4.2            Requirements for Effective Citizen Enforcement


            Citizen participation in environmental enforcement cannot fully succeed without support from other institutions within the environmental protection system.


4.2.1       A Sound Legal Framework


               For citizen participation to be truly effective, the system of environmental regulation must provide the mechanisms to accommodate and encourage it.  The most obvious such accommodation -- on which this paper has focused -- is the provision of avenues allowing citizens to go to court to force agency action, challenge the results of agency government decisions, or prosecute violators.  Even if these avenues are made available, citizens may be able to use them only if the law includes cost-and fee-shifting provisions like those mentioned in Section 3.4 above.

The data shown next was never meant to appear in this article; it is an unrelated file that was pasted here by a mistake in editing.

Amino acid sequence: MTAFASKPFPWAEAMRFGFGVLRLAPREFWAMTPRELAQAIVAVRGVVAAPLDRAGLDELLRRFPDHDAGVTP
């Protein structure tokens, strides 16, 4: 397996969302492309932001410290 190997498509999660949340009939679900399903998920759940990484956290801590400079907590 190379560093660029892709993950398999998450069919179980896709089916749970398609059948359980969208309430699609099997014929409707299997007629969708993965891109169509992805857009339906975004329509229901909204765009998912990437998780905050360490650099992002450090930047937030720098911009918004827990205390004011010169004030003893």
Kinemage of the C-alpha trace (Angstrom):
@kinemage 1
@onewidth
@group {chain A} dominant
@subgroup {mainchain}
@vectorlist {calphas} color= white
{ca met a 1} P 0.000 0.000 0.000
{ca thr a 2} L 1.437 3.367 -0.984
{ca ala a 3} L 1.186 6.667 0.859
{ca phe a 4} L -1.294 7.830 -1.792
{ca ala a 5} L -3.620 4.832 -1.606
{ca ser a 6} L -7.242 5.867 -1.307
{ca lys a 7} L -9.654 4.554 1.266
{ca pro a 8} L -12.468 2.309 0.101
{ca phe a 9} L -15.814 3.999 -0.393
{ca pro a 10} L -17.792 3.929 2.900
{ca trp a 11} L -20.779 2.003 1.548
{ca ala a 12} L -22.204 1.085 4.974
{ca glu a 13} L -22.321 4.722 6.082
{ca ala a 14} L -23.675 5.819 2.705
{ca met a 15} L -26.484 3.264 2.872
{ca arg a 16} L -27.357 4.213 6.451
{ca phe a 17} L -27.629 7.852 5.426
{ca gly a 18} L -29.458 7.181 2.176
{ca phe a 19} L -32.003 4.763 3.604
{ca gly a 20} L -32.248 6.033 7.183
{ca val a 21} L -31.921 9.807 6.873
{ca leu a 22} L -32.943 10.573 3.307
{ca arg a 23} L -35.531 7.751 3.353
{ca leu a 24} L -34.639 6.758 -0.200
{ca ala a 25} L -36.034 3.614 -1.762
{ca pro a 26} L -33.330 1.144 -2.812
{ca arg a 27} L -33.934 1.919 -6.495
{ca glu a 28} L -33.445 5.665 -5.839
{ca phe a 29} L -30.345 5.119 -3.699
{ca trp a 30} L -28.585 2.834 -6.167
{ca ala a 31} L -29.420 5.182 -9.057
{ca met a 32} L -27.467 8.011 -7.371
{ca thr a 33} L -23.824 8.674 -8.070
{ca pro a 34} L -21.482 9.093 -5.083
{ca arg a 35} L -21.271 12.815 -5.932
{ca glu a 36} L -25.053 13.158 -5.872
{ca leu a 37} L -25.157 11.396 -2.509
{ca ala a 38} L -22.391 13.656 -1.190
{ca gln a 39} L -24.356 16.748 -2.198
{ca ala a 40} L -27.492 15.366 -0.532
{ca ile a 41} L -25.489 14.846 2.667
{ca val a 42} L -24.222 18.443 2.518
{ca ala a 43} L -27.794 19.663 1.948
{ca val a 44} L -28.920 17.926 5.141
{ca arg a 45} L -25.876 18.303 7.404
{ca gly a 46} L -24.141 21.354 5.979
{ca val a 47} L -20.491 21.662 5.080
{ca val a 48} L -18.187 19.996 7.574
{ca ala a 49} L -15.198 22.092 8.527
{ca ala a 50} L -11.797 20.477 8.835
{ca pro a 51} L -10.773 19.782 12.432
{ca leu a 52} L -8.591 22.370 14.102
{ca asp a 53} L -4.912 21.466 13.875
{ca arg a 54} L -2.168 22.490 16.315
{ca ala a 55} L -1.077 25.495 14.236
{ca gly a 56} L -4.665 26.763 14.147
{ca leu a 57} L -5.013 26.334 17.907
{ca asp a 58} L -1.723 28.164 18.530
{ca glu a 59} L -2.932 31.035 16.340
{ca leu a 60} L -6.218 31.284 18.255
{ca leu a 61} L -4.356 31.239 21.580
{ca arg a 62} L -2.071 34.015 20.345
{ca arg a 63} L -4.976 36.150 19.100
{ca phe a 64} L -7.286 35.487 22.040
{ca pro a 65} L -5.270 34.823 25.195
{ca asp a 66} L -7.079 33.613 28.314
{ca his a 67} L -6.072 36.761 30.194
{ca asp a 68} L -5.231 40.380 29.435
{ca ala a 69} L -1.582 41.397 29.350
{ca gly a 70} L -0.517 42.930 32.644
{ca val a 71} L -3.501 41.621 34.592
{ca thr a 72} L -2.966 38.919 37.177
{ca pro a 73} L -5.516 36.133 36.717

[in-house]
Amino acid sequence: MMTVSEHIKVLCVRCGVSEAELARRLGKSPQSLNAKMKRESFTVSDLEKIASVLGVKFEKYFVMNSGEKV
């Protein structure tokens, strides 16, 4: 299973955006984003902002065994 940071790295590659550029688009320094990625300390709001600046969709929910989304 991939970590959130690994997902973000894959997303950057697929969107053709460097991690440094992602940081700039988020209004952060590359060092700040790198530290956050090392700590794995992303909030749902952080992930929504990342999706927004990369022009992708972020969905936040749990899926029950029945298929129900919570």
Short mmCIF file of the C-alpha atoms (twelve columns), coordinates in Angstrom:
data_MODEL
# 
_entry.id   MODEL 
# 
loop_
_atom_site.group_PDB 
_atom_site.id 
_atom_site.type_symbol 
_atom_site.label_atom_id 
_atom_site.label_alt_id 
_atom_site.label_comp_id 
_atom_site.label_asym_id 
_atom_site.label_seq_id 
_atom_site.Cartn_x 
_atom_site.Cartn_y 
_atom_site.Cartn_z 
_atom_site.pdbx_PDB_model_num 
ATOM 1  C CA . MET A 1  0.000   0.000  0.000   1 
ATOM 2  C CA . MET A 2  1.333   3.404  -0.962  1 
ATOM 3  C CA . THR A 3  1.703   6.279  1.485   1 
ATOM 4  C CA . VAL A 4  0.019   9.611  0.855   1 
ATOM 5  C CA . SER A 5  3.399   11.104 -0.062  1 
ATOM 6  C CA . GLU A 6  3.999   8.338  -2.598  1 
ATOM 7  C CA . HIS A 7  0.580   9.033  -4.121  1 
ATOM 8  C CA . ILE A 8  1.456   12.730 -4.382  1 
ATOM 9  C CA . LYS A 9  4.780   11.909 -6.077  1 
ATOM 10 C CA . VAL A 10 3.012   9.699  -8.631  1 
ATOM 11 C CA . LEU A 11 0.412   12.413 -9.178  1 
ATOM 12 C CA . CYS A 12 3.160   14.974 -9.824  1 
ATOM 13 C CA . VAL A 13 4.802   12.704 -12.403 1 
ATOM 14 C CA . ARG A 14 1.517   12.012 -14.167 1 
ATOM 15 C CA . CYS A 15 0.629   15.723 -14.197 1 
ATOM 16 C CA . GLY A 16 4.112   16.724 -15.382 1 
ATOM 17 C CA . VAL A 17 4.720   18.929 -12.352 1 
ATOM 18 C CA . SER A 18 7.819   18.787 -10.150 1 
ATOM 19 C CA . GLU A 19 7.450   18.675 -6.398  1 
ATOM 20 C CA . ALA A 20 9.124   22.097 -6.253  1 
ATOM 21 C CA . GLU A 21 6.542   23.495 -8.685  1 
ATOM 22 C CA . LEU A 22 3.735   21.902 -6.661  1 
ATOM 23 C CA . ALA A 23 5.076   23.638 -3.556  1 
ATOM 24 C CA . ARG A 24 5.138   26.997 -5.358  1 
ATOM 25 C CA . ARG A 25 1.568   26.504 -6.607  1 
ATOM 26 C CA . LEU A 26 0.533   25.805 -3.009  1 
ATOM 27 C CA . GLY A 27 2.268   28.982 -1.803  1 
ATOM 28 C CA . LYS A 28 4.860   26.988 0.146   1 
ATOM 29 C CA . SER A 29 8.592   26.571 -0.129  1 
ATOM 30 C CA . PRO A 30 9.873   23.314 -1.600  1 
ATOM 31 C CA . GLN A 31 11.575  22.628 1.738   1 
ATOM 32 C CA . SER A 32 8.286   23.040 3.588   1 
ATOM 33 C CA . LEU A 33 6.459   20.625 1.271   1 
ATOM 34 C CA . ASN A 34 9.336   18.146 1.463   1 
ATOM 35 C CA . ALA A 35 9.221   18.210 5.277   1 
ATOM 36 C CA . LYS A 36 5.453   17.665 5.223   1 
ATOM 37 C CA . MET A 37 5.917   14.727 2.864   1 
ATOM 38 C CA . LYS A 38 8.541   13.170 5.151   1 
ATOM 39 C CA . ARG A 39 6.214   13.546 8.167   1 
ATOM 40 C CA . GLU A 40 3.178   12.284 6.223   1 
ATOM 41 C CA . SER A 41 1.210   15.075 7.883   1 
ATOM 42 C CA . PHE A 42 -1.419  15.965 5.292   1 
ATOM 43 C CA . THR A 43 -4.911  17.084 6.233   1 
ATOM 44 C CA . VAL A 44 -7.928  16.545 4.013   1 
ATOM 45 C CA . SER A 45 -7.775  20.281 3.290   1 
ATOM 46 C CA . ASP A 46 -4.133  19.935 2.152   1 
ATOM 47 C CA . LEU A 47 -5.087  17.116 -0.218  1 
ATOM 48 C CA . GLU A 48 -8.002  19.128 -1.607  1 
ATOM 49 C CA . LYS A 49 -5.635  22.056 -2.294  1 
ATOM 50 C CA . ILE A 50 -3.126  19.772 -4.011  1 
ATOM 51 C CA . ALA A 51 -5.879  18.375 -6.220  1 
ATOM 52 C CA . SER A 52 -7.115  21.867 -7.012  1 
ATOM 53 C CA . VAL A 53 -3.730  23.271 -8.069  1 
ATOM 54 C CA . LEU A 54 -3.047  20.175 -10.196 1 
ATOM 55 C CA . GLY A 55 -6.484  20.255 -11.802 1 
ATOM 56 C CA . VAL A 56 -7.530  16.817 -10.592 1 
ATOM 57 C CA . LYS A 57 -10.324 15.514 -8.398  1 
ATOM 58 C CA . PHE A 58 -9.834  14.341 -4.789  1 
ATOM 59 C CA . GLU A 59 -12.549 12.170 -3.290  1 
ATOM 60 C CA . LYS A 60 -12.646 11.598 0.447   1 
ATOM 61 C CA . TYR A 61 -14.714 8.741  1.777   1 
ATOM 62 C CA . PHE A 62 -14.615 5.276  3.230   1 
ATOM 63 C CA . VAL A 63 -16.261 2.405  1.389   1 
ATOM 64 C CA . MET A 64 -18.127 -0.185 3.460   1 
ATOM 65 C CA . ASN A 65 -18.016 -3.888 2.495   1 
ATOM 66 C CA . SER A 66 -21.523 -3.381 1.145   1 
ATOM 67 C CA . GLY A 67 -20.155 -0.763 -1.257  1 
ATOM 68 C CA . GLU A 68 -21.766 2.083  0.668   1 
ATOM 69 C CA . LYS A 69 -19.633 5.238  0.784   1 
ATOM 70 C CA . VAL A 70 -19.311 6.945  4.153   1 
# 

Another, less obvious, contributor to effective citizen enforcement is the establishment of clear standards of conduct against which the behavior of potential violators can be compared.  When a citizen is provided with specific emission levels, deadlines for compliance, or other definite substantive requirements contained in statutes, regulations, or permits, it will be easier not only to identify but to prove the violation.  Such substantive requirements are particularly effective when used in conjunction with industry self-monitoring obligations, reporting schedules, or other information access mechanisms.  Clear standards can stem from statutory language, regulations developed by agencies in accordance with statutory duties, or industry-specific permits issued pursuant to the regulations.